Thu. Jun 13th, 2024

Renowned For Sound

For the latest music reviews and interviews

Album Review: Vanessa Amorosi – Memphis Love

2 min read

Over two decades since rising to fame with her dance-pop hit Absolutely Everybody, Australian singer-songwriter Vanessa Amorosi’s latest album Memphis Love brings a full-bodied soulful sound that the artist has been building upon to fruition. While the artist’s sound has primarily been pop-oriented, Amorosi began swapping out some of these elements in favour of deep, expressive ballads, acoustic and rhythm and blues-inspired rhythms with her 2020 album The Blacklisted Collection. Produced by Dave Stewart of synth-pop duo Eurythmics, Memphis Love appears to grow into this sound with confidence and spirit.

Howling opener Wolf starts the record off strongly. Introduced by Amorosi’s own animalistic cries, a funk-driven bass line and spurts of trumpets, it boasts a boldly primal groove which aligns perfectly with the artist’s powerful vocals. The flaming accusation of “You’re a wolf in sheep’s clothing!” inevitably feels personal framed against such a striking backdrop. Following track How Long brings things down a notch. Amorosi places her spin on the track by 70s English soft-rock band Ace, taking on a brightened tone with shakers, a subtle synth melody and elevated guitar solo. Amorosi’s flavoursome range continues with Lift Us Up and Don’t Judge Me, which are defined by their harmonic gospel choruses and steady organ notes.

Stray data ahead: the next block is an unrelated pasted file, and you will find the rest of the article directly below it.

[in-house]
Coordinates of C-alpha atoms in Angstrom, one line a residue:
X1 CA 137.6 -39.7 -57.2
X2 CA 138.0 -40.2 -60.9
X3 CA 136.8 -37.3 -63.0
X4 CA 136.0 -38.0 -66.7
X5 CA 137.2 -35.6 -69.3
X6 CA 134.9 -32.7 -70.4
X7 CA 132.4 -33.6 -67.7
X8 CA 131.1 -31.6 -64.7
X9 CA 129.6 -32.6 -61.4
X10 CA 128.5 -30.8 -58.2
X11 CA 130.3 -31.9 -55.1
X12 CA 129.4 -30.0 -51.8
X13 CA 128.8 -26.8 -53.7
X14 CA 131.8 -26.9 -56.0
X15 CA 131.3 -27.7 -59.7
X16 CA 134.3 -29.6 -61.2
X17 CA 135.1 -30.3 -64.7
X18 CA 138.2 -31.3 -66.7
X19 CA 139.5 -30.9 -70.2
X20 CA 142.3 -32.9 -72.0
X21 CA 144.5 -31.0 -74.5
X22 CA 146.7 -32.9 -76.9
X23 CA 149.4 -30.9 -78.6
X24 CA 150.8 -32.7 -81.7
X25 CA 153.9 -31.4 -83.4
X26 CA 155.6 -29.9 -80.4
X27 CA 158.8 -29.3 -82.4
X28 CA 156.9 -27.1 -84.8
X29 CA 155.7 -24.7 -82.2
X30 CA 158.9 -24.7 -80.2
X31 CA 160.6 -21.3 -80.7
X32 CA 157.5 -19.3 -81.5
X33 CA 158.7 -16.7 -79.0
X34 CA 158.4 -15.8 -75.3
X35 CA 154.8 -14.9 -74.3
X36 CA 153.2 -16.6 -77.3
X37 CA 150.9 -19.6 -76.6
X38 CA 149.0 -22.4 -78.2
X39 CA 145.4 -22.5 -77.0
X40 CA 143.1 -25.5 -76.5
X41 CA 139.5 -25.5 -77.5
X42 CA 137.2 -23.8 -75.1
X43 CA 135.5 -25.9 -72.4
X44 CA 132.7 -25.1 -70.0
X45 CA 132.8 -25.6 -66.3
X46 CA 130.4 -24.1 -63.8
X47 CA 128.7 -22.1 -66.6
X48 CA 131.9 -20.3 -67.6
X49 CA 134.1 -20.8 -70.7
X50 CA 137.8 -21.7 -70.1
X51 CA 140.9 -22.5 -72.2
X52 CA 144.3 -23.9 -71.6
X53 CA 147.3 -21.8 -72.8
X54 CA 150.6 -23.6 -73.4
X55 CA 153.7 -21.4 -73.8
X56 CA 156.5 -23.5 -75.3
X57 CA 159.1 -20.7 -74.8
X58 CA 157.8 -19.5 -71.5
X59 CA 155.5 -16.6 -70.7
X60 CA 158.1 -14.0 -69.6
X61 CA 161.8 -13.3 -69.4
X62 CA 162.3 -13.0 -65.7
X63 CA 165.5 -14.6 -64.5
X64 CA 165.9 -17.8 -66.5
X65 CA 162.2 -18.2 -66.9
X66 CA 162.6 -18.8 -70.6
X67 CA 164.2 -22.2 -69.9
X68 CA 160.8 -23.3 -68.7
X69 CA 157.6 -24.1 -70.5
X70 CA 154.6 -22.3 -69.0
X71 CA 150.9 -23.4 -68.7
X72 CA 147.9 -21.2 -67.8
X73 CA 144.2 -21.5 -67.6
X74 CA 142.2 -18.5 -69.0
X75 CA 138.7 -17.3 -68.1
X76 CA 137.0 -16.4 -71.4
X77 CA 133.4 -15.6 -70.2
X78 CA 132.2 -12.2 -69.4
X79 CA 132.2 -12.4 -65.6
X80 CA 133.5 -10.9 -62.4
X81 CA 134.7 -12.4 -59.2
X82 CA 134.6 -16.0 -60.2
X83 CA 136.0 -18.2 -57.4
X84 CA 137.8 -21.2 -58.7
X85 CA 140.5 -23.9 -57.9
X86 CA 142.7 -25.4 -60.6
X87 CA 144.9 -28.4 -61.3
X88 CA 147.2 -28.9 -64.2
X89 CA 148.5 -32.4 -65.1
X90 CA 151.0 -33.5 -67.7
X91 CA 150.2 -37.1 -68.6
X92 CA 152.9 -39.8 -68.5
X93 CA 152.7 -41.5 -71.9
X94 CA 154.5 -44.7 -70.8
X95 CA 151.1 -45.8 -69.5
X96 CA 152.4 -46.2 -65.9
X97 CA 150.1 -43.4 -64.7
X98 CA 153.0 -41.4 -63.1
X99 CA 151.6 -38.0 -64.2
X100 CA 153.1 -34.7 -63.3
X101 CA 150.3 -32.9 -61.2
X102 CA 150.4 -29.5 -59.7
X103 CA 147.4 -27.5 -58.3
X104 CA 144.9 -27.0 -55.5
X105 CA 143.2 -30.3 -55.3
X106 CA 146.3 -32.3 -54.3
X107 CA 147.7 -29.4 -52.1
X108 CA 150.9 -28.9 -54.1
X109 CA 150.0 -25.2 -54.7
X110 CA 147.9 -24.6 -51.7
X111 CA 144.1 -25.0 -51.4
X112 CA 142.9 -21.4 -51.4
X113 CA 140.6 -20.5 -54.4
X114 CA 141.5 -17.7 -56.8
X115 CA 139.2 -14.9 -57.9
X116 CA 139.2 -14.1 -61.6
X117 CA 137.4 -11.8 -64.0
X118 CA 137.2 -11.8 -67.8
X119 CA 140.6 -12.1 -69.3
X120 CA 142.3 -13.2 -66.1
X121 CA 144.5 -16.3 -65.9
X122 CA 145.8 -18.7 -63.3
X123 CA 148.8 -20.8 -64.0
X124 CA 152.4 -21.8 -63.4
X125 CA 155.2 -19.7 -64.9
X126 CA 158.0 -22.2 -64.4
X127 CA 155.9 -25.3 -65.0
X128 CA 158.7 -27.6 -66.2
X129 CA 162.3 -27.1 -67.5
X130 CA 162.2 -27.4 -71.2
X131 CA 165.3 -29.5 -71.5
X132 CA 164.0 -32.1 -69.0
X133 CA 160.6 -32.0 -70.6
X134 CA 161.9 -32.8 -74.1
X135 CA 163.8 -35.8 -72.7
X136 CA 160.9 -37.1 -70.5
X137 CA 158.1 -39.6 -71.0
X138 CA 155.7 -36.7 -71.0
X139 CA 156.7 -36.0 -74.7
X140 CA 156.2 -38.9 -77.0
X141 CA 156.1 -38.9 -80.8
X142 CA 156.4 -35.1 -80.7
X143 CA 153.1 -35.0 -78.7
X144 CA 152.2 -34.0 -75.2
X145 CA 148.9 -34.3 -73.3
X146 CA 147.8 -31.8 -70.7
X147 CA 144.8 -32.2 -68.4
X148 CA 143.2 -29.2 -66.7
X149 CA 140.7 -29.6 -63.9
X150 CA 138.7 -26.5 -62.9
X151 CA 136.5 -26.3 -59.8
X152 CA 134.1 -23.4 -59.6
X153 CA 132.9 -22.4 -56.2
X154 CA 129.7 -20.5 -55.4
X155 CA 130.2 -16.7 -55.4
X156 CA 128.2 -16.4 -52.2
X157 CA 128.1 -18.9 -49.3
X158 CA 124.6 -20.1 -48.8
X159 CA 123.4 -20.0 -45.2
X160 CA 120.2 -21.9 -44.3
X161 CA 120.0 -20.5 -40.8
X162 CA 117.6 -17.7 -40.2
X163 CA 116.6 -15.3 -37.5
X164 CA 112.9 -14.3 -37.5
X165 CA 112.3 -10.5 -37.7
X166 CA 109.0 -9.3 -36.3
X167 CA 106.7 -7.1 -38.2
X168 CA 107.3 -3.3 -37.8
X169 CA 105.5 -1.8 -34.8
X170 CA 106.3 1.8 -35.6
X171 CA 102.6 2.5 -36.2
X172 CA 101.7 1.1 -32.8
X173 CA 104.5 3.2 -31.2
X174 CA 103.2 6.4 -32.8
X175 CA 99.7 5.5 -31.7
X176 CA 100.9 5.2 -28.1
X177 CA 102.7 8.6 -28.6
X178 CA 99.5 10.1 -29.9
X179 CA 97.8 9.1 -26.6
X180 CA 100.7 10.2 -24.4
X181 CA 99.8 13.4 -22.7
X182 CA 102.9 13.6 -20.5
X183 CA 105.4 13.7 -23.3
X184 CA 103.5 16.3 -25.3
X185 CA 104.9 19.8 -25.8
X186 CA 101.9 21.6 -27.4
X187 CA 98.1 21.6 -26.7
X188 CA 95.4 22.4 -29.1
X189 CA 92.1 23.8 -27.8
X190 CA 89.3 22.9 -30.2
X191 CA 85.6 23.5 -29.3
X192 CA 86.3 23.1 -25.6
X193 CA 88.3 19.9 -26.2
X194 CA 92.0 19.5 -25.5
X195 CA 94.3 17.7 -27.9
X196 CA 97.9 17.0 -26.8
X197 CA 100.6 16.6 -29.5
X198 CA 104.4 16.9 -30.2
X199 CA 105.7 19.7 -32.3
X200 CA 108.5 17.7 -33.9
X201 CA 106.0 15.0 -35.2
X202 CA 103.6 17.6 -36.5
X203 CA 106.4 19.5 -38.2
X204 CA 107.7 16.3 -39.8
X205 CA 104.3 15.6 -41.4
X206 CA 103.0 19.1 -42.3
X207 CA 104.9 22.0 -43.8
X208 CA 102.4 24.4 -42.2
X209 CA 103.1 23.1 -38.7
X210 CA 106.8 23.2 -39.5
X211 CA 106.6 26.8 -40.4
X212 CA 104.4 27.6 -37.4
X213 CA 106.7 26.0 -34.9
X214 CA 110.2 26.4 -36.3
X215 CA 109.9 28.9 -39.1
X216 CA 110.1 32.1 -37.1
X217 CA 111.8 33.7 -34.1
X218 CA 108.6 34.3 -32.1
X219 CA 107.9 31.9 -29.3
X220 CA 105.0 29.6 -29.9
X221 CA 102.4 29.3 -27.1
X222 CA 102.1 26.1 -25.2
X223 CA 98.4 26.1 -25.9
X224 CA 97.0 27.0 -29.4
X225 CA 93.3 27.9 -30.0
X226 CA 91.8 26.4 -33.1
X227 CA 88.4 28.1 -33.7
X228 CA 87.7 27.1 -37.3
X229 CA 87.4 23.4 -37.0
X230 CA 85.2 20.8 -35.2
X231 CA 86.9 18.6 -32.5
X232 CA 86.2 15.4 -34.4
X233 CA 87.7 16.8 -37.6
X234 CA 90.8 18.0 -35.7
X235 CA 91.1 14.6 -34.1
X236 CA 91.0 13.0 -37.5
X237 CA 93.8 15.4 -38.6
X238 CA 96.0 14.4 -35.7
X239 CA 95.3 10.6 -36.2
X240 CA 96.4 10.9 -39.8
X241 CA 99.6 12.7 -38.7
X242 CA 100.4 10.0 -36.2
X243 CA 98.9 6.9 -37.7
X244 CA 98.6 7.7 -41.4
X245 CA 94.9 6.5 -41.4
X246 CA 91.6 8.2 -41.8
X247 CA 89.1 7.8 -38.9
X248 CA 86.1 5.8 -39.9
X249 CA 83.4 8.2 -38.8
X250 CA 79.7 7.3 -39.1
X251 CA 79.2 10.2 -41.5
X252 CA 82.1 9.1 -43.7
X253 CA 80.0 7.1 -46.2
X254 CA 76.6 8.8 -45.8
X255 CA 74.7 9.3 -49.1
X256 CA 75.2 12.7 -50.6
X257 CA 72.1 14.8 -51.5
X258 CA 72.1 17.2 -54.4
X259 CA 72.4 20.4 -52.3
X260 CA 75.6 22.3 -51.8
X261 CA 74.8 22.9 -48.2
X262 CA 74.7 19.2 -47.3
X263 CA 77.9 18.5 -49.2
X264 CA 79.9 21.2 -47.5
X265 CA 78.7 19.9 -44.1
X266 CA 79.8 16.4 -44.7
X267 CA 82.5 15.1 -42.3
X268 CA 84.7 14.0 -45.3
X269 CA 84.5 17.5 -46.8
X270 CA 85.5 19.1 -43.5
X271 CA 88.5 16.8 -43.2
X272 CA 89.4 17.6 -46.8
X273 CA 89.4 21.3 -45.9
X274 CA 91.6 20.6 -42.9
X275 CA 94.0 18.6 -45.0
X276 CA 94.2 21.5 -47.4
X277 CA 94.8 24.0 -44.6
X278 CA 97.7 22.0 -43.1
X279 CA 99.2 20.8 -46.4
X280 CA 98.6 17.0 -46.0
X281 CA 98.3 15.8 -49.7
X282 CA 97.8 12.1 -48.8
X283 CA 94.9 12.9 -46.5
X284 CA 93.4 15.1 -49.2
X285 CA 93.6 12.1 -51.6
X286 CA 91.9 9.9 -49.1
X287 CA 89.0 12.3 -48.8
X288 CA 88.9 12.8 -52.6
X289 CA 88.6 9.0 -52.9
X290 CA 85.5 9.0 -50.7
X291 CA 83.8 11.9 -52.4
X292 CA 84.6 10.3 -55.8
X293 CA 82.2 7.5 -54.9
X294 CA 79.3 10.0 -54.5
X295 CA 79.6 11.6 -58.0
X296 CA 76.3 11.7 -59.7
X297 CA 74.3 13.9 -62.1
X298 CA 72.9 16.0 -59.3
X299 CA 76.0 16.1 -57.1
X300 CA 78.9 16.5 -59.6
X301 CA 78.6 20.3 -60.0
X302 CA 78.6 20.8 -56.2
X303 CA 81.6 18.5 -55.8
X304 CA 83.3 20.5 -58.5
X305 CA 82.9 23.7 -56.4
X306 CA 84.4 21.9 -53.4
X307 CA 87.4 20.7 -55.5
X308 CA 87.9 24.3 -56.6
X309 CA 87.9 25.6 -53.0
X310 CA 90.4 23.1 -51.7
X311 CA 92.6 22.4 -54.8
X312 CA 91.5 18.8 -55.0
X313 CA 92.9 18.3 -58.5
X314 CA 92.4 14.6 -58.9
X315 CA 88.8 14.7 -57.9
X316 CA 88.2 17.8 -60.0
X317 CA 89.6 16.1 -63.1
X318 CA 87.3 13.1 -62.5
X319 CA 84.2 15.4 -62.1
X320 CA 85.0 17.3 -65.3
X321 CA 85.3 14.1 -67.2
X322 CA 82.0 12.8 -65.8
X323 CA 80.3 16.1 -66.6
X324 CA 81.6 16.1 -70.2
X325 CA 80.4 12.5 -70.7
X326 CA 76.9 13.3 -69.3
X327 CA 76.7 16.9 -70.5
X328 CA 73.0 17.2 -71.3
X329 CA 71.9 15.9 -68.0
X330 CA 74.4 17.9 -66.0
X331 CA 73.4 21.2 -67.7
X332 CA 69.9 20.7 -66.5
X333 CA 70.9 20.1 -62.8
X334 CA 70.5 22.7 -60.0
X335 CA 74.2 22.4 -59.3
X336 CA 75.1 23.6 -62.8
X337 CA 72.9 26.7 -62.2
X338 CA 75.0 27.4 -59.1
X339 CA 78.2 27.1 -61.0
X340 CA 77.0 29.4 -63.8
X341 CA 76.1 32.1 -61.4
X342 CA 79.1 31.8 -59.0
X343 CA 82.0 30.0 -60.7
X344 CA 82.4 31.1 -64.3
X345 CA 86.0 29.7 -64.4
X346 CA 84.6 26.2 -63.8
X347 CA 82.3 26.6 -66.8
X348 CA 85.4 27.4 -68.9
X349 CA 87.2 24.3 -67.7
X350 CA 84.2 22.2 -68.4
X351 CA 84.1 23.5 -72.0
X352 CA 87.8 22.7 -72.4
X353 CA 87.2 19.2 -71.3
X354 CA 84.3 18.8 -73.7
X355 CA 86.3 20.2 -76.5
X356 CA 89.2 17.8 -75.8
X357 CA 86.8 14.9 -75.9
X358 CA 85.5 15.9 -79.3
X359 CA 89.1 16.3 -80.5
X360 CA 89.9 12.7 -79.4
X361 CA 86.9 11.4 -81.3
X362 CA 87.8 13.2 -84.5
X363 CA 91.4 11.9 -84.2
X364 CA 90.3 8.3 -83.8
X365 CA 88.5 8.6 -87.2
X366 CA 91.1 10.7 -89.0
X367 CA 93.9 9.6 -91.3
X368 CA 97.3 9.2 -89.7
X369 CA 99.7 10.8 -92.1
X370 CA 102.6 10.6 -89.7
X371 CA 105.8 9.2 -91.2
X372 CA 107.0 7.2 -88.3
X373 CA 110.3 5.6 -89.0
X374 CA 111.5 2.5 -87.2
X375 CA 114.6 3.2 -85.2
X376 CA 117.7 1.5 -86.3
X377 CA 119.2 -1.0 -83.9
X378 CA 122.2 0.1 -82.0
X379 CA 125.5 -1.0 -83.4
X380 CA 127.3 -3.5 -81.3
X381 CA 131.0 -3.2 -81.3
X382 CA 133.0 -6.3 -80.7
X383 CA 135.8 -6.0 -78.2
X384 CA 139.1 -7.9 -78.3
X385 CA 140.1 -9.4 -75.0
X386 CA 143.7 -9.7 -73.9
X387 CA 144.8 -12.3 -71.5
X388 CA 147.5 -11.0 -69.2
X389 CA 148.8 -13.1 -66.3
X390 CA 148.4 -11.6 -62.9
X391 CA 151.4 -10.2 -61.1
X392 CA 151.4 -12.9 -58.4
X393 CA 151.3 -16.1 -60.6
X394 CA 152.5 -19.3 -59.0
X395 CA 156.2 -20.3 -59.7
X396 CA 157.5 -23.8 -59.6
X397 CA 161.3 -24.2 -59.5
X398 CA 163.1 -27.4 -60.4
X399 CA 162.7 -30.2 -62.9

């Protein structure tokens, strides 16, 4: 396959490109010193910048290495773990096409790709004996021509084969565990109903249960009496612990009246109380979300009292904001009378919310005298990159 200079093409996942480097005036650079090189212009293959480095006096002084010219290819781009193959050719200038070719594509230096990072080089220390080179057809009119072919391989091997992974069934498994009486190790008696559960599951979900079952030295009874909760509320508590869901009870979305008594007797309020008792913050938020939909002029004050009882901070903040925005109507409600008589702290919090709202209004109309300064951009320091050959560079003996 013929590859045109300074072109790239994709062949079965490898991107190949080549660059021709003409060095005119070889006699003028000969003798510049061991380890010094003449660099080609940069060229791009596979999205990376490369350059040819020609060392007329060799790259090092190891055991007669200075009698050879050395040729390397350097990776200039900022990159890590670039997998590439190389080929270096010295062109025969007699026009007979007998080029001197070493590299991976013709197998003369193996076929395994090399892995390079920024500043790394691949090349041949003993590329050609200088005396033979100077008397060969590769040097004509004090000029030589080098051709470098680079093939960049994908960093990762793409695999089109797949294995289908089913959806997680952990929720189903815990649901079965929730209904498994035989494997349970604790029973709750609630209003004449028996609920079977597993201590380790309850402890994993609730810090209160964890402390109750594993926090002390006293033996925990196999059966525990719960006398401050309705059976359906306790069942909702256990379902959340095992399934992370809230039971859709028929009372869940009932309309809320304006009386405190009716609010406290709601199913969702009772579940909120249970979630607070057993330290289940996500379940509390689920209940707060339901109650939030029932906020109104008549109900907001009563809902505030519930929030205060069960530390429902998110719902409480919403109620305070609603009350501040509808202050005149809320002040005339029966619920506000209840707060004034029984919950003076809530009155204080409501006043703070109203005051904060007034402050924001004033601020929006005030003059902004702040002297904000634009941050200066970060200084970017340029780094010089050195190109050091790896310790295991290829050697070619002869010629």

Title track Memphis Love truly brings the liveliness of the southern city’s music scene, one that is known for its influence on blues, soul, jazz, and rock ‘n’ roll. The track rolls in busily with classic anthemic verses, growling bass, salient brass and distant calls of “That Memphis love, can you feel it?”. It plays with a sense of community and genuine celebration for the music. As Amorosi sings “Let this music bring us together,” a sense of wholeness is already evident. The record slows heartily with Too Much Of A Heartache, a composition with stylings that feel inspired by notable women in soul – from Billie Holiday to Etta James. Closer What Do I Get as a song that is primarily low piano and smooth vocals. This grows with gospel, choral harmonies and powerhouse verses that act as an urgent reminder of Amorosi’s range. The track closes the record off with a different energy to the opener, but it possesses the same fullness and vigour.

Vanessa Amorosi’s Memphis Love pays homage to a city with a vibrant and important music scene. Throughout the ten tracks on the record, it is clear that Amorosi draws from its influence, but she makes it her own with arrangements that don’t feel unvaried while not weighing on listeners with overbearing complexity. While certainly being a very long way from Absolutely Everybody, it feels as though Memphis Love possesses a sound that Amorosi has matured into and is capable of taking in exciting new directions.